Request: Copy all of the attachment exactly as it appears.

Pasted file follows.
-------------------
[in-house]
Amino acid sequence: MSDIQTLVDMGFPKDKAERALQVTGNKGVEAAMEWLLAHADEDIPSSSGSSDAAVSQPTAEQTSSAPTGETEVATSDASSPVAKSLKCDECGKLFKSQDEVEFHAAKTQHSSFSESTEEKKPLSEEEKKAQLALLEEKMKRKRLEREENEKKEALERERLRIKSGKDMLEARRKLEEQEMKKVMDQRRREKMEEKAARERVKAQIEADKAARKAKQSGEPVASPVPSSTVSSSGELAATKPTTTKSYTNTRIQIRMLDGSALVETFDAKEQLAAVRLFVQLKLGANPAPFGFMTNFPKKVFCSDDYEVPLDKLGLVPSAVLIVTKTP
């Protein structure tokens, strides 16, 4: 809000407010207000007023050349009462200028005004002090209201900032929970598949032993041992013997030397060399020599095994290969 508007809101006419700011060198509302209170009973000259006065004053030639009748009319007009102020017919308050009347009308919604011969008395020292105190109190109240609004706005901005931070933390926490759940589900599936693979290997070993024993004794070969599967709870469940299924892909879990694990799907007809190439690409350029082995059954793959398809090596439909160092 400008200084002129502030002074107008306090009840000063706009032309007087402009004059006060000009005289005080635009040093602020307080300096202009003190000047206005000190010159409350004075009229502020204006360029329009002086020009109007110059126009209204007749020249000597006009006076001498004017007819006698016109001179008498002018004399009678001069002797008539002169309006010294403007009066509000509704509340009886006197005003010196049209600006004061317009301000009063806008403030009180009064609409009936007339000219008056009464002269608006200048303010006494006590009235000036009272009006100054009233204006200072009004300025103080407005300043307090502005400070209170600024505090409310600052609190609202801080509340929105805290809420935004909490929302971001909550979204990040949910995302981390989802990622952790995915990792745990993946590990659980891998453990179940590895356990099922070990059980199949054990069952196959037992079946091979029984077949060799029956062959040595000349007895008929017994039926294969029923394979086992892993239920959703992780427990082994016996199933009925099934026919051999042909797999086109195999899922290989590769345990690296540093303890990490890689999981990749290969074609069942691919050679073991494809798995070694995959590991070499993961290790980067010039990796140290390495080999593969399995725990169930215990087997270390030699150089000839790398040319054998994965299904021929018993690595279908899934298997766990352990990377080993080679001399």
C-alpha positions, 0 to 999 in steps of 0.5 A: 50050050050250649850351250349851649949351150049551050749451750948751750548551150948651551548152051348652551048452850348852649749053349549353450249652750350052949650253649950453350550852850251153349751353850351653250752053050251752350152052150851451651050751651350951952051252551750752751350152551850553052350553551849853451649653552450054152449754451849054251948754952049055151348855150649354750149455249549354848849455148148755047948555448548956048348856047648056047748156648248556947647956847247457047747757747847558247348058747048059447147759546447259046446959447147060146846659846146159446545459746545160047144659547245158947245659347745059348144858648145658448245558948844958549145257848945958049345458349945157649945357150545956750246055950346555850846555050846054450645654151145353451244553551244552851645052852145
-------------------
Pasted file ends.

[in-house]
Amino acid sequence: MSDIQTLVDMGFPKDKAERALQVTGNKGVEAAMEWLLAHADEDIPSSSGSSDAAVSQPTAEQTSSAPTGETEVATSDASSPVAKSLKCDECGKLFKSQDEVEFHAAKTQHSSFSESTEEKKPLSEEEKKAQLALLEEKMKRKRLEREENEKKEALERERLRIKSGKDMLEARRKLEEQEMKKVMDQRRREKMEEKAARERVKAQIEADKAARKAKQSGEPVASPVPSSTVSSSGELAATKPTTTKSYTNTRIQIRMLDGSALVETFDAKEQLAAVRLFVQLKLGANPAPFGFMTNFPKKVFCSDDYEVPLDKLGLVPSAVLIVTKTP
């Protein structure tokens, strides 16, 4: 809000407010207000007023050349009462200028005004002090209201900032929970598949032993041992013997030397060399020599095994290969 508007809101006419700011060198509302209170009973000259006065004053030639009748009319007009102020017919308050009347009308919604011969008395020292105190109190109240609004706005901005931070933390926490759940589900599936693979290997070993024993004794070969599967709870469940299924892909879990694990799907007809190439690409350029082995059954793959398809090596439909160092 400008200084002129502030002074107008306090009840000063706009032309007087402009004059006060000009005289005080635009040093602020307080300096202009003190000047206005000190010159409350004075009229502020204006360029329009002086020009109007110059126009209204007749020249000597006009006076001498004017007819006698016109001179008498002018004399009678001069002797008539002169309006010294403007009066509000509704509340009886006197005003010196049209600006004061317009301000009063806008403030009180009064609409009936007339000219008056009464002269608006200048303010006494006590009235000036009272009006100054009233204006200072009004300025103080407005300043307090502005400070209170600024505090409310600052609190609202801080509340929105805290809420935004909490929302971001909550979204990040949910995302981390989802990622952790995915990792745990993946590990659980891998453990179940590895356990099922070990059980199949054990069952196959037992079946091979029984077949060799029956062959040595000349007895008929017994039926294969029923394979086992892993239920959703992780427990082994016996199933009925099934026919051999042909797999086109195999899922290989590769345990690296540093303890990490890689999981990749290969074609069942691919050679073991494809798995070694995959590991070499993961290790980067010039990796140290390495080999593969399995725990169930215990087997270390030699150089000839790398040319054998994965299904021929018993690595279908899934298997766990352990990377080993080679001399």
C-alpha positions, 0 to 999 in steps of 0.5 A: 50050050050250649850351250349851649949351150049551050749451750948751750548551150948651551548152051348652551048452850348852649749053349549353450249652750350052949650253649950453350550852850251153349751353850351653250752053050251752350152052150851451651050751651350951952051252551750752751350152551850553052350553551849853451649653552450054152449754451849054251948754952049055151348855150649354750149455249549354848849455148148755047948555448548956048348856047648056047748156648248556947647956847247457047747757747847558247348058747048059447147759546447259046446959447147060146846659846146159446545459746545160047144659547245158947245659347745059348144858648145658448245558948844958549145257848945958049345458349945157649945357150545956750246055950346555850846555050846054450645654151145353451244553551244552851645052852145